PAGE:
Working environments are very different at the moment, with so few staff working in their normal workplaces and many now working from home. It’s not as easy for employers and colleagues to keep an eye out for any signs that someone might be suffering from burn-out.
Flexible working can be a great thing, but it may also encourage employees to be ‘always on’, which isn’t healthy. With laptops, tablets and mobile phones being key tools and constantly available, some employees may feel pressure to be checking them and working at all hours of the day. And with most socialising also currently moving online, there’s a danger of employees becoming digital addicts.
But it’s possible to look out for the signs from a distance. And with working from home looking like a long-term possibility for many people at the moment, it’s more important than ever for you to know the signs and to step in when you spot them.
What is burn-out?
Burn-out is a psychological, physical and emotional state people can find themselves in when they’ve been dealing with poorly managed stress for a long time. It has three characteristics:
- Feelings of depleted energy or exhaustion
- An increased mental distance from, negativity or cynicism about one’s job
- Reduced professional effectiveness
Burn-out is becoming increasingly common in the workplace 1. In 2019, the World Health Organisation added burn-out to their international classification of diseases as an ‘occupational phenomenon’ rather than a medical condition.
While short-term pressure can be good for us, employees faced with a prolonged period of stress risk being exhausted, unmotivated and ineffective. And this can have a knock-on effect across your whole workforce.
The seven signs of burn-out
With burn-out a real possibility, you and your managers should be looking out for these seven signs in your employees:
- Working longer hours
- Too many priorities
- Lack of participation
- Negative attitude
- Making mistakes
- Difficulty concentrating
While some signs of burn-out are obvious, sometimes an employee won’t recognise they’re slipping into that situation. In these cases, it’s important their line manager has the training and awareness to notice the situation and step in to give the right support at the right time.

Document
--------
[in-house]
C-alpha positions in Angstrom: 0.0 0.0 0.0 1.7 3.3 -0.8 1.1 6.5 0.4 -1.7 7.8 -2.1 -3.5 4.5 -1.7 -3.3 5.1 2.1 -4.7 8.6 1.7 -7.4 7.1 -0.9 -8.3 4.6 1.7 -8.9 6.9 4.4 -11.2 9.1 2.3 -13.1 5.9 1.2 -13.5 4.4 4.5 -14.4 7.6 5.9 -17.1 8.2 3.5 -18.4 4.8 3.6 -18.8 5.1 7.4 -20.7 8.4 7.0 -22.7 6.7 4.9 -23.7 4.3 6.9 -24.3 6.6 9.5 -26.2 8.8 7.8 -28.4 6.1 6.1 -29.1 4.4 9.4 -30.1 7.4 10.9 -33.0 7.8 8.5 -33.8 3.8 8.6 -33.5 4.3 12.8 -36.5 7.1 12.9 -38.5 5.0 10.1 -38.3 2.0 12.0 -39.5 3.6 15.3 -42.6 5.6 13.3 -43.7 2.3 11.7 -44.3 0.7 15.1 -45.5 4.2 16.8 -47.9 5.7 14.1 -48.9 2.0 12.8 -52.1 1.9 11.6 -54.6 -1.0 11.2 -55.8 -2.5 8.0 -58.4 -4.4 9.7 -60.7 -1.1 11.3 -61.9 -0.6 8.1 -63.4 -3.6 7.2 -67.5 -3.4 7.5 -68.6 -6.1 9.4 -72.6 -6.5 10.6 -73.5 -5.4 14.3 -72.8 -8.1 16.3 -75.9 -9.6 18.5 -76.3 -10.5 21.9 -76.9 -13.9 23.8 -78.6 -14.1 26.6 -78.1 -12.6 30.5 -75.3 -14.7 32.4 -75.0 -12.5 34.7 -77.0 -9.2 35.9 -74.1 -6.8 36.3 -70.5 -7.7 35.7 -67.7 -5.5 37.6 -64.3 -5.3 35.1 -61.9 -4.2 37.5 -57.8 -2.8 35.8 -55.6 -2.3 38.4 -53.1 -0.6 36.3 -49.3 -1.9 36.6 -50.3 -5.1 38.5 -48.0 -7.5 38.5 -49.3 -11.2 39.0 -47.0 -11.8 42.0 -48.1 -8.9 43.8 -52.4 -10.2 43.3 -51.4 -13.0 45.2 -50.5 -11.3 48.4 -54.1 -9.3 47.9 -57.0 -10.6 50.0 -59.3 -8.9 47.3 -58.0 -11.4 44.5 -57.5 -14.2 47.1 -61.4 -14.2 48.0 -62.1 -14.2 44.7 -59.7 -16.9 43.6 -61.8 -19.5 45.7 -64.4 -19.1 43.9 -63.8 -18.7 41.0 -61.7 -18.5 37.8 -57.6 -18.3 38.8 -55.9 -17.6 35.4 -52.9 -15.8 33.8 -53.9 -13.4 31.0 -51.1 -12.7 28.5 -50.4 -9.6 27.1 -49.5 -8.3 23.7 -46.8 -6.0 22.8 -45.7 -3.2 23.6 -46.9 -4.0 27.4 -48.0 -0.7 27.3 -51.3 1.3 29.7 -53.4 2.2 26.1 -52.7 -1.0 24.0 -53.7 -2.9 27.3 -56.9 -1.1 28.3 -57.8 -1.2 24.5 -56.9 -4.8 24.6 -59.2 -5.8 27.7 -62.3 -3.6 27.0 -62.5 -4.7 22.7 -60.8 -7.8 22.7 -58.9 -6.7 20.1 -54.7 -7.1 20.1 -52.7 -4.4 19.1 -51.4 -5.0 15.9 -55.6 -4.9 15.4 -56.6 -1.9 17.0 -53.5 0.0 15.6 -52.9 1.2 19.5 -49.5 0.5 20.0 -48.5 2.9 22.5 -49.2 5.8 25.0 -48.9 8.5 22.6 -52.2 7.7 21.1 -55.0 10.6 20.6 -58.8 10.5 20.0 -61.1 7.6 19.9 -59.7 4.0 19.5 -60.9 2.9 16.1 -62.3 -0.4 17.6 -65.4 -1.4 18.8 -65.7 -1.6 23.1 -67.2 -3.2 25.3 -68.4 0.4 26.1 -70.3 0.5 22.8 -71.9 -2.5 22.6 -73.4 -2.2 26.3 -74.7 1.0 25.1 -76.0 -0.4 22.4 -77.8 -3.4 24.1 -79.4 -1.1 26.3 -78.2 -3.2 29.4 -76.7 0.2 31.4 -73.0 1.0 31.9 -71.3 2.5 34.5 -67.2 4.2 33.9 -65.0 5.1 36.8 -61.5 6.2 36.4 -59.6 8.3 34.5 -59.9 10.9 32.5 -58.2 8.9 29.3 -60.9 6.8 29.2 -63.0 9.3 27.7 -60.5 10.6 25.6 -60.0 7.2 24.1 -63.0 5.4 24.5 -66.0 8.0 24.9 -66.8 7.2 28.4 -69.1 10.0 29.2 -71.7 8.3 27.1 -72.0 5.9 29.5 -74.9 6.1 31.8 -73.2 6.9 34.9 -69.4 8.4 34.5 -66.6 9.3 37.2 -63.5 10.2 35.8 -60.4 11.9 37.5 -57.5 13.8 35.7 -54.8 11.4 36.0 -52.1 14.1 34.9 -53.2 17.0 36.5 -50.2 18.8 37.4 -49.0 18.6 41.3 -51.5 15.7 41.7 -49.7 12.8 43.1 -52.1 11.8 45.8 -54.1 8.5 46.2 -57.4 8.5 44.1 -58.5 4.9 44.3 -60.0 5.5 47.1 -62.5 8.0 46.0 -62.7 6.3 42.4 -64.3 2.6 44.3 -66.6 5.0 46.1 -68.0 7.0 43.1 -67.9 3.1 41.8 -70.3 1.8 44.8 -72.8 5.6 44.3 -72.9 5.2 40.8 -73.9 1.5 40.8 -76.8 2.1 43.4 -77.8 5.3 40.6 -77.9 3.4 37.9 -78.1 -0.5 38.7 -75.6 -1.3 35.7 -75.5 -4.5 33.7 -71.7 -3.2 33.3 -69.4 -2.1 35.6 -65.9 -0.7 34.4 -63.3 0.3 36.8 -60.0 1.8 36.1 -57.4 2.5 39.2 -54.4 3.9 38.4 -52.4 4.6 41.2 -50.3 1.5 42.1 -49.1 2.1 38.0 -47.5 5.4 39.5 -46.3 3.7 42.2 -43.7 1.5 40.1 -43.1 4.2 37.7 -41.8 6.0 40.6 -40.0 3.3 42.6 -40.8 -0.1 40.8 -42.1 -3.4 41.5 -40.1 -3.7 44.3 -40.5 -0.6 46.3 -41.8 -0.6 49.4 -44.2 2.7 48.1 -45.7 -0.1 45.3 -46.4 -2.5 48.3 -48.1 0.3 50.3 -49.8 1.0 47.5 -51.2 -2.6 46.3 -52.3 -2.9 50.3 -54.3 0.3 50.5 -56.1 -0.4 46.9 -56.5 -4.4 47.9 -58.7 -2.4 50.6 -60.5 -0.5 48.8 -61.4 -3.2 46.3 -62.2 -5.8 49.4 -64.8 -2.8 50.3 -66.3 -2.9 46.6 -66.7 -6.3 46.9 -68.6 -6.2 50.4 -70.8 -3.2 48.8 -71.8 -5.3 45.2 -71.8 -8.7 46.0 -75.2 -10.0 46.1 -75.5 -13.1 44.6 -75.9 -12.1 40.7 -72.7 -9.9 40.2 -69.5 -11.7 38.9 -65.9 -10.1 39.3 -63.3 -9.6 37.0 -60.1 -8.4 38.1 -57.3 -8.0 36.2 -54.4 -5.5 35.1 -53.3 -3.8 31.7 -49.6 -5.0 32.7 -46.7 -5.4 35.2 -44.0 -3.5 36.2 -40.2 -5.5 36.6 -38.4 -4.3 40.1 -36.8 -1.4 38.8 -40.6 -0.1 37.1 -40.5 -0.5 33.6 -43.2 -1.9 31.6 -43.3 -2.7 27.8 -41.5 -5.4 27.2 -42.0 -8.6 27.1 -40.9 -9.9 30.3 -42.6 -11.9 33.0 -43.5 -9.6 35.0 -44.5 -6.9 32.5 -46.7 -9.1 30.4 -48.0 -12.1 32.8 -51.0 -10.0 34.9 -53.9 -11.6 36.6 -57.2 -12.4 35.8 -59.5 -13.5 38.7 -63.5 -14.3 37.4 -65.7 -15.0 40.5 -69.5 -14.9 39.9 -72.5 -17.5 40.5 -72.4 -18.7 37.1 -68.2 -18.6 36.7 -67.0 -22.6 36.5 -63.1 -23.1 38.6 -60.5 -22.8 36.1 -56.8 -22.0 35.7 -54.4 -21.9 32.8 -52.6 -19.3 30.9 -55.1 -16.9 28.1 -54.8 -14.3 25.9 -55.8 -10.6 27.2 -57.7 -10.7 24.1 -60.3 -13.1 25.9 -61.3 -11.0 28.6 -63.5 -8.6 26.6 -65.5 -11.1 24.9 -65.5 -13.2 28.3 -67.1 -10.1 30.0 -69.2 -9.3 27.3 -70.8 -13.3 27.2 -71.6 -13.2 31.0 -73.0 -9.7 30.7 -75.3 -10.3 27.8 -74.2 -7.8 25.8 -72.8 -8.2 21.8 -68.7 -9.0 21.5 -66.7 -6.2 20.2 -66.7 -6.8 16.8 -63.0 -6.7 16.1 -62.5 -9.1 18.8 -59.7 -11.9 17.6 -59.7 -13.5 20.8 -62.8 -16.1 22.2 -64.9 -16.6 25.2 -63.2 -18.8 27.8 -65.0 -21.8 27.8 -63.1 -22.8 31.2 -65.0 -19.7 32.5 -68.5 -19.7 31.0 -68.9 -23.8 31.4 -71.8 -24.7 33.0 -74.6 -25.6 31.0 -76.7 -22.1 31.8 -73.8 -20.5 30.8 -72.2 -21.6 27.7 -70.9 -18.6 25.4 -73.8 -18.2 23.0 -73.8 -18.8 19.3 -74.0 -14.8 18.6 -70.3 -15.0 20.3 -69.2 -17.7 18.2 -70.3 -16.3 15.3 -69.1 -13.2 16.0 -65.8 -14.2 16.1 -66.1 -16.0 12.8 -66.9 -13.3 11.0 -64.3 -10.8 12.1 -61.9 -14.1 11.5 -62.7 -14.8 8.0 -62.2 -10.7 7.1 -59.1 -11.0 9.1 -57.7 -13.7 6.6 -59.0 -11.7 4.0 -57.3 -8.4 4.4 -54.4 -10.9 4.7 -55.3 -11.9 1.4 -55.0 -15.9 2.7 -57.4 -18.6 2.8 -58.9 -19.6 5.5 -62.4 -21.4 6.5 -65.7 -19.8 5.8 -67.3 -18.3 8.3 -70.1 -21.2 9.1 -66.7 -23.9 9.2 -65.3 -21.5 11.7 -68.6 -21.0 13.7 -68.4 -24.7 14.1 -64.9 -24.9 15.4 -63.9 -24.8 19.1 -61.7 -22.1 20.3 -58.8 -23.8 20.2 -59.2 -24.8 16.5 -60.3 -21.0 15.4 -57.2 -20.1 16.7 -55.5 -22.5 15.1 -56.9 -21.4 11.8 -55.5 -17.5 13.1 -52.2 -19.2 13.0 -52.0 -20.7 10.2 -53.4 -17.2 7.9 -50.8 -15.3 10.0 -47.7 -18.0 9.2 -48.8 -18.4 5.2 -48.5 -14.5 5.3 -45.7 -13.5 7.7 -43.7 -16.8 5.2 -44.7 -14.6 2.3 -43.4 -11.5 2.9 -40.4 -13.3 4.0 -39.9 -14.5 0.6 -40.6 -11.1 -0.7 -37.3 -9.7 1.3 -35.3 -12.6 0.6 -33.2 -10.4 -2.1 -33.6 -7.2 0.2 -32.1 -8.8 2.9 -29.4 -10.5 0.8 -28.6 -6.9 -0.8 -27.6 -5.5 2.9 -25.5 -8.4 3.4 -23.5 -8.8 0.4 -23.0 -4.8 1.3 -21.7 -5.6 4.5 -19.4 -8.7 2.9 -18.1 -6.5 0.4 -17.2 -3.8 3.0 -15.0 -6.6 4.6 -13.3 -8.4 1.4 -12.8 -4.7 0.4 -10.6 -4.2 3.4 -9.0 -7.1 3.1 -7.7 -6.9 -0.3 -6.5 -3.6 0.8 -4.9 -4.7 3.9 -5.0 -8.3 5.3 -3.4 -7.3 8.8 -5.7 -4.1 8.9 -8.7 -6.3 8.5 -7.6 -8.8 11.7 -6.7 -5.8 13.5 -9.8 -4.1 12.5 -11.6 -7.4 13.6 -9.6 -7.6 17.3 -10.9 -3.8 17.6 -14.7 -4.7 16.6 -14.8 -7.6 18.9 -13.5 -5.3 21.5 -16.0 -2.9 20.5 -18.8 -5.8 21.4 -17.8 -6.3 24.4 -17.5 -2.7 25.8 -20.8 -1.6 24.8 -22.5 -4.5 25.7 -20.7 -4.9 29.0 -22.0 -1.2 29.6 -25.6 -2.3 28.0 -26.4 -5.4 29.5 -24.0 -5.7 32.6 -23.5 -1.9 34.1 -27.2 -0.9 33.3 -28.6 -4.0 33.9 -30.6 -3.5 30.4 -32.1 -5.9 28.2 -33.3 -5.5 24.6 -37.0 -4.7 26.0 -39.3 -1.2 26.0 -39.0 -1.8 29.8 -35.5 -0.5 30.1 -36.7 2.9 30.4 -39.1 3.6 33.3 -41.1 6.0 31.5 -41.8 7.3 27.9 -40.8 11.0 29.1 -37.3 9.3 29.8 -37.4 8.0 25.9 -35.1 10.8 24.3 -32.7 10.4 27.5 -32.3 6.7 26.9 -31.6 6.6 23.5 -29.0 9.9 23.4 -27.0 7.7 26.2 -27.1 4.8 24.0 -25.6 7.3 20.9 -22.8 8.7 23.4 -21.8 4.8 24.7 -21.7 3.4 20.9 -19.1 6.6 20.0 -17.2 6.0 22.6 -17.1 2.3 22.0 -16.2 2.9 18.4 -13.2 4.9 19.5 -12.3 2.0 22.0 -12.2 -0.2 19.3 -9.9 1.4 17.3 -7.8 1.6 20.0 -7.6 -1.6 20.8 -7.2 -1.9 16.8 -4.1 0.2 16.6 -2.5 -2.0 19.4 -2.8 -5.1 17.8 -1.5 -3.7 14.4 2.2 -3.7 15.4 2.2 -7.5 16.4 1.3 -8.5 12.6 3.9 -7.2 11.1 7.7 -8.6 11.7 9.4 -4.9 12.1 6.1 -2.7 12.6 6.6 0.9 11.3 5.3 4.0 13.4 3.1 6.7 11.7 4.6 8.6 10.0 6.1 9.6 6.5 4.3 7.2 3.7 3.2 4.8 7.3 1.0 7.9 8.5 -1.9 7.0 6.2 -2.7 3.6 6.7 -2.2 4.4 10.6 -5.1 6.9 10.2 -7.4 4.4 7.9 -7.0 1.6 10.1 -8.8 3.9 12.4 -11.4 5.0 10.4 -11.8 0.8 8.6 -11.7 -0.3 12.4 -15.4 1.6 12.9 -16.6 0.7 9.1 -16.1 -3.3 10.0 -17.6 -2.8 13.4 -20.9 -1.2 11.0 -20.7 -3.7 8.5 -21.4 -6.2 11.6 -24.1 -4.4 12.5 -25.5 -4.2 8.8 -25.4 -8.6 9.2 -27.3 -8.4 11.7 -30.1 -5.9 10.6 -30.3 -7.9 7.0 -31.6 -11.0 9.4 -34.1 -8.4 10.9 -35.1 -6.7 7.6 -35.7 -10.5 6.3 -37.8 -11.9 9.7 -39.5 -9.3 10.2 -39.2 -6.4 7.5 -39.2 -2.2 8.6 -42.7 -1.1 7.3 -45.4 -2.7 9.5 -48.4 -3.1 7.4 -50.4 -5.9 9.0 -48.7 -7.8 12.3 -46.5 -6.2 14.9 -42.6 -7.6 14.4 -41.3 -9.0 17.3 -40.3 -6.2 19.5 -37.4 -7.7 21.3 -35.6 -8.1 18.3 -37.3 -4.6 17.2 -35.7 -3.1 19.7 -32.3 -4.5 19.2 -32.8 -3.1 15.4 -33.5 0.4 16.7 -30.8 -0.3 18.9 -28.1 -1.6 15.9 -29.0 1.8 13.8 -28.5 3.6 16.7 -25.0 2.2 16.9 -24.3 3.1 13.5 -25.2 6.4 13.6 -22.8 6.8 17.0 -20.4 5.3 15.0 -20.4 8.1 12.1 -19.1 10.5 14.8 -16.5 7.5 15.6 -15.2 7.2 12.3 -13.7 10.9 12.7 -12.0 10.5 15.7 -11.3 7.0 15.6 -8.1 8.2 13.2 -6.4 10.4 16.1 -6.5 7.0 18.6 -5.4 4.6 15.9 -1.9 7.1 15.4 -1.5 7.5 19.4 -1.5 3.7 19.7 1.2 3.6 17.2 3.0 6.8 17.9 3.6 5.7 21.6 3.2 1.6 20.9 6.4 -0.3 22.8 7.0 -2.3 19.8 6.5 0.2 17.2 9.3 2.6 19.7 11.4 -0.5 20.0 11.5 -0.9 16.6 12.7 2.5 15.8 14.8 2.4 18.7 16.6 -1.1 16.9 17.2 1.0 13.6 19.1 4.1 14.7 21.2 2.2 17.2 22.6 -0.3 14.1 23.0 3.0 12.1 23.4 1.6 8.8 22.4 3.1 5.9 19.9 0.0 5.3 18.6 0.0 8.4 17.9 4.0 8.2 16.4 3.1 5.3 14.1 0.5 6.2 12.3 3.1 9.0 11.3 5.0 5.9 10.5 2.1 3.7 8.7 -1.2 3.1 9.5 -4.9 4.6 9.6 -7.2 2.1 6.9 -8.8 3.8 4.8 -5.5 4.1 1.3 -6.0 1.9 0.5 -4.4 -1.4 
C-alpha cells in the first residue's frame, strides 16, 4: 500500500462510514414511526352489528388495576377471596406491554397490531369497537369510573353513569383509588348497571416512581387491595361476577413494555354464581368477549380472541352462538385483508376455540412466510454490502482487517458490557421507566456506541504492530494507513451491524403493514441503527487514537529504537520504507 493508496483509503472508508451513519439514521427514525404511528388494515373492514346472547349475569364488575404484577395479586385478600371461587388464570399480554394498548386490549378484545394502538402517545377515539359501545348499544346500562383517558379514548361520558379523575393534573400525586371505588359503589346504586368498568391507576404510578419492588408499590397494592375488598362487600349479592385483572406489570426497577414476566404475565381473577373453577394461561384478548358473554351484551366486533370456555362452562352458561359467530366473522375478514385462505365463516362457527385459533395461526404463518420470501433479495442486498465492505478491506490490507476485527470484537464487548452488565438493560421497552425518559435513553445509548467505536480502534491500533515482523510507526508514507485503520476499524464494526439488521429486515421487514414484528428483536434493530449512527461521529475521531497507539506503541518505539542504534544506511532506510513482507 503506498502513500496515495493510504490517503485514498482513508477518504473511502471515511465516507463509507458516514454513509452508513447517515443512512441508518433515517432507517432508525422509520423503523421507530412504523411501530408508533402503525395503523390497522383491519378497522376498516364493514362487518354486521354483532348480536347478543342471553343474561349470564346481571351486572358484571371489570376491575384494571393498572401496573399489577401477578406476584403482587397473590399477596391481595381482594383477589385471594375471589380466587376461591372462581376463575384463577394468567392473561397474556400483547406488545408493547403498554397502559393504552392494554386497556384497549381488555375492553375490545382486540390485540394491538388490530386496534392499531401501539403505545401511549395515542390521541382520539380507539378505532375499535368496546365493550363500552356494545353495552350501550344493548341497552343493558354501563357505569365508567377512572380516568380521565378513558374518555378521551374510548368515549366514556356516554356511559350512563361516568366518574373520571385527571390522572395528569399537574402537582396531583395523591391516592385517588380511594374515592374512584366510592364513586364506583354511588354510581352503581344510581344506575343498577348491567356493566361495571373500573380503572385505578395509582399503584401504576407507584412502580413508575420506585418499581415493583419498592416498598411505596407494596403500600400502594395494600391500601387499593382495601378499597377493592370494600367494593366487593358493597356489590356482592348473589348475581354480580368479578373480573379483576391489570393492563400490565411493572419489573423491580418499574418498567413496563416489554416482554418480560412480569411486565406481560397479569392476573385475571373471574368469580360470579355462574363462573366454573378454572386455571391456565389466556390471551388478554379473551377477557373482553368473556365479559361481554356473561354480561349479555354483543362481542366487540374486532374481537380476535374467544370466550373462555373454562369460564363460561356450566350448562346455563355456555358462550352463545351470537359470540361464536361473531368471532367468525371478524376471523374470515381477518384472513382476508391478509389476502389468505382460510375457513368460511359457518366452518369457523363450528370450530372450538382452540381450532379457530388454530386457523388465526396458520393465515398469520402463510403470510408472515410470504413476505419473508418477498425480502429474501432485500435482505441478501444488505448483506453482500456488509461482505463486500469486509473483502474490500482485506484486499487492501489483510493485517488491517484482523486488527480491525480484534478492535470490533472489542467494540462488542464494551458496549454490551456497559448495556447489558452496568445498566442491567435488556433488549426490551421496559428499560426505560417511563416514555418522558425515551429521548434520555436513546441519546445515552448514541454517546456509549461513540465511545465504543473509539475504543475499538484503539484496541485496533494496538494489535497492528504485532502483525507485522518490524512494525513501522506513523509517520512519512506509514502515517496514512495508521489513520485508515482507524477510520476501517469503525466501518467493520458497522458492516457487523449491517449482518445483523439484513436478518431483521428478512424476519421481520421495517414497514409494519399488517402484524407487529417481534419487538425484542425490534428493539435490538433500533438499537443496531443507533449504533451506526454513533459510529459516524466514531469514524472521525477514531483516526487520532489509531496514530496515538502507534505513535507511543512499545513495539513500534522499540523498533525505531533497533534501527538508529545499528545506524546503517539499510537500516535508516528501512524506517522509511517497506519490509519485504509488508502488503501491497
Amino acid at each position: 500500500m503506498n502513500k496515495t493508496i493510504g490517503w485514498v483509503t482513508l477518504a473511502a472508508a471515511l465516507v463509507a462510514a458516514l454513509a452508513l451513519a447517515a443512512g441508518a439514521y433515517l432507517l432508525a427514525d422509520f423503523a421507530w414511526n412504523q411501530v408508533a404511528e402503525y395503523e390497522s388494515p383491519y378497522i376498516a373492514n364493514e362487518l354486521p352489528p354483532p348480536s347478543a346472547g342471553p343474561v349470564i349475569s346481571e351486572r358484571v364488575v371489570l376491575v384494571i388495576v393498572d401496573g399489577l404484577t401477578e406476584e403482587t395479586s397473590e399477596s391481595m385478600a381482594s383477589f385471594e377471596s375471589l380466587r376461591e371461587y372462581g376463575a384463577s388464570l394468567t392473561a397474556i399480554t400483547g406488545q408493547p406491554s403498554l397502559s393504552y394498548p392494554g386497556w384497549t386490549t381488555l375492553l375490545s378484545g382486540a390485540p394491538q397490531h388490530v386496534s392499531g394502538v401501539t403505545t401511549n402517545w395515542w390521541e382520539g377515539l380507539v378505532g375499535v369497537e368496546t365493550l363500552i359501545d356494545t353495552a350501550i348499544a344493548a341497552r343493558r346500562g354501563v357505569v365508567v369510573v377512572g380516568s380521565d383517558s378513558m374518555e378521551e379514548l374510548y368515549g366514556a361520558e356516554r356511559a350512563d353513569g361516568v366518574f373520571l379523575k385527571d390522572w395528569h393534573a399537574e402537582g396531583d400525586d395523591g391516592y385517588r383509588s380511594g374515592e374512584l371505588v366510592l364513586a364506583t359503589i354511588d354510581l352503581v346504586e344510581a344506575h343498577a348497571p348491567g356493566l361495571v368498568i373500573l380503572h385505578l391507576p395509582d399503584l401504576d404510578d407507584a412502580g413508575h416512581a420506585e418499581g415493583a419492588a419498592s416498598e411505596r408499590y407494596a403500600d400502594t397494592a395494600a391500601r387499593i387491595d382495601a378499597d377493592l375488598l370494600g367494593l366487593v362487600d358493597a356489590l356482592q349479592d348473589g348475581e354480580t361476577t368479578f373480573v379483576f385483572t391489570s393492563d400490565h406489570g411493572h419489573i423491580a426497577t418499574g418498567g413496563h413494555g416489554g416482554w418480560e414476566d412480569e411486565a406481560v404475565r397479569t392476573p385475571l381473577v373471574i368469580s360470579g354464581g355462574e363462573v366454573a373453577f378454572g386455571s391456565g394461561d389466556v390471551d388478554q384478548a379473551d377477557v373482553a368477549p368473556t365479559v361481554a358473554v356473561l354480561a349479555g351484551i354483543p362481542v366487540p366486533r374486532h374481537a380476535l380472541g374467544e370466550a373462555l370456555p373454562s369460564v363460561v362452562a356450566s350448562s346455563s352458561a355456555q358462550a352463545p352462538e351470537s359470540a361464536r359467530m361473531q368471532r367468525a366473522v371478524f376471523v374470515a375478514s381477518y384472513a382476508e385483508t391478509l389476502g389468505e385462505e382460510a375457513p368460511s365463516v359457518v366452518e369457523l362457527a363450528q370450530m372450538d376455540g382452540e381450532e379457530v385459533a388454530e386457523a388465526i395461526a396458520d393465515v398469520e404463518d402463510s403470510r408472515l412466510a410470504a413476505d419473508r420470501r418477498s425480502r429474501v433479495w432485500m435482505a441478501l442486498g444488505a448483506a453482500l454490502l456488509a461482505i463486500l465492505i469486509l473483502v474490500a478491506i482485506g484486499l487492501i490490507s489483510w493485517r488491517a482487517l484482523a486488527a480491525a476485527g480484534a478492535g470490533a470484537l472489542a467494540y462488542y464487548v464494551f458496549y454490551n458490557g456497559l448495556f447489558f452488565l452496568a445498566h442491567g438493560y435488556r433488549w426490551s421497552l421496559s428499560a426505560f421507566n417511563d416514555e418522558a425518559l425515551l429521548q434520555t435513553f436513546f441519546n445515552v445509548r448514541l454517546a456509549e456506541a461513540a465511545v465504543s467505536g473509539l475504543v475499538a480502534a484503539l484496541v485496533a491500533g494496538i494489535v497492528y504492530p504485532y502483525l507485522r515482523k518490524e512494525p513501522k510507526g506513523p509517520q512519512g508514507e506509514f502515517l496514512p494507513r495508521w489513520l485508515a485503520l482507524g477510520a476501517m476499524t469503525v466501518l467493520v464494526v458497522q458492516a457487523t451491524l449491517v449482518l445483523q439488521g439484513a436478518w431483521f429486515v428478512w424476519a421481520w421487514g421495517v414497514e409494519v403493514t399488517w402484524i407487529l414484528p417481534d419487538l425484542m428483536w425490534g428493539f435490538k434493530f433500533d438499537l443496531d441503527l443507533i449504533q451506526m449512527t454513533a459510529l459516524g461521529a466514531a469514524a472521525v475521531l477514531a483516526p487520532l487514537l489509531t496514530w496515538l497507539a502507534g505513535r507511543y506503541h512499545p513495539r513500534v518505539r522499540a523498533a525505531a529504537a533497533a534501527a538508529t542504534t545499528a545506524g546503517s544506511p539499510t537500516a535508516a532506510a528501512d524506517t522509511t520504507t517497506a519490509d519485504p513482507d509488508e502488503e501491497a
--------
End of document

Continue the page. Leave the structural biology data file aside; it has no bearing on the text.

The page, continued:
What can you and your managers do to prevent burn-out?
- Encourage an open and honest workplace culture – it will help you and your employees engage with each other in a more positive way
- Put specific HR policies in place – make sure you manage workloads to a sustainable level and your employees have enough time to relax and recuperate after a busy, stressful day at work
- Notice changes in working patterns – keep an eye on whether team members are sending emails outside work hours
- Be aware of workloads and deadlines for team members – make sure workloads are manageable and notice when employees are asking for help with their work
- Notice behaviour changes – be aware of mood swings, energy levels and how employees are interacting with other team members
- Work to prevent overload – if you’ve had to furlough some staff, think about what you can do to make sure you don’t overload the remaining team members
- Balanced work allocation – make sure you allocate work proportionately
- Think about giving back time – if an employee has had a significant workload for a period of time, try to give them back some time with leave or by working fewer hours
- Signpost to support – make sure your employees know where to find support from your wellbeing programme
- Practice what you preach – as a leader, you need to model the behaviour you want your employees to follow, so don’t be the one working at all hours and expecting responses out of office hours
- Look after your own wellbeing – following on from practicing what you preach, if you remember to look after your own wellbeing, your team members are likely to follow your example
Burn-out tips for employees
Of course, it’s not all one-sided. Your employees can take steps to look after their own wellbeing and prevent burn-out too. Here are nine top tips for you to share with your employees:
- Be conscious of your working pattern – notice if it changes, if you’re working longer or not taking breaks
- Talk to your manager – let them know if you feel unable to cope with or keep up your workload
- Talk to your colleagues – don’t be afraid to ask for a helping hand if you need it
- Take back time – if you’ve worked beyond your normal working hours, think about how you can take some of that time back for yourself
- Take note of your moods – recognise changes to your mood and behaviour
- Do something to help you switch off – do an activity you have to focus your attention on, for example, cooking, exercising, reading, drawing, making something
- Use the wellbeing support available to you – check what your employer offers to help you manage your stress levels
- Take your own advice – think about what you would say to someone else in your position and act on that advice
- Take time away – your mind and body can’t run on full power all the time, so being able to rest and recharge is one of the best ways to prevent burn-out, including getting good quality sleep
Doug Wright, Medical Director, UK Health and Protection, has over 30 years’ experience in healthcare. His past roles include being a practising doctor in hospitals and as a GP and now he leads the clinical team at Aviva. He is an Aviva spokesperson specialising in healthcare and health insurance matters and is regularly featured in the media as well as presenting at industry conferences.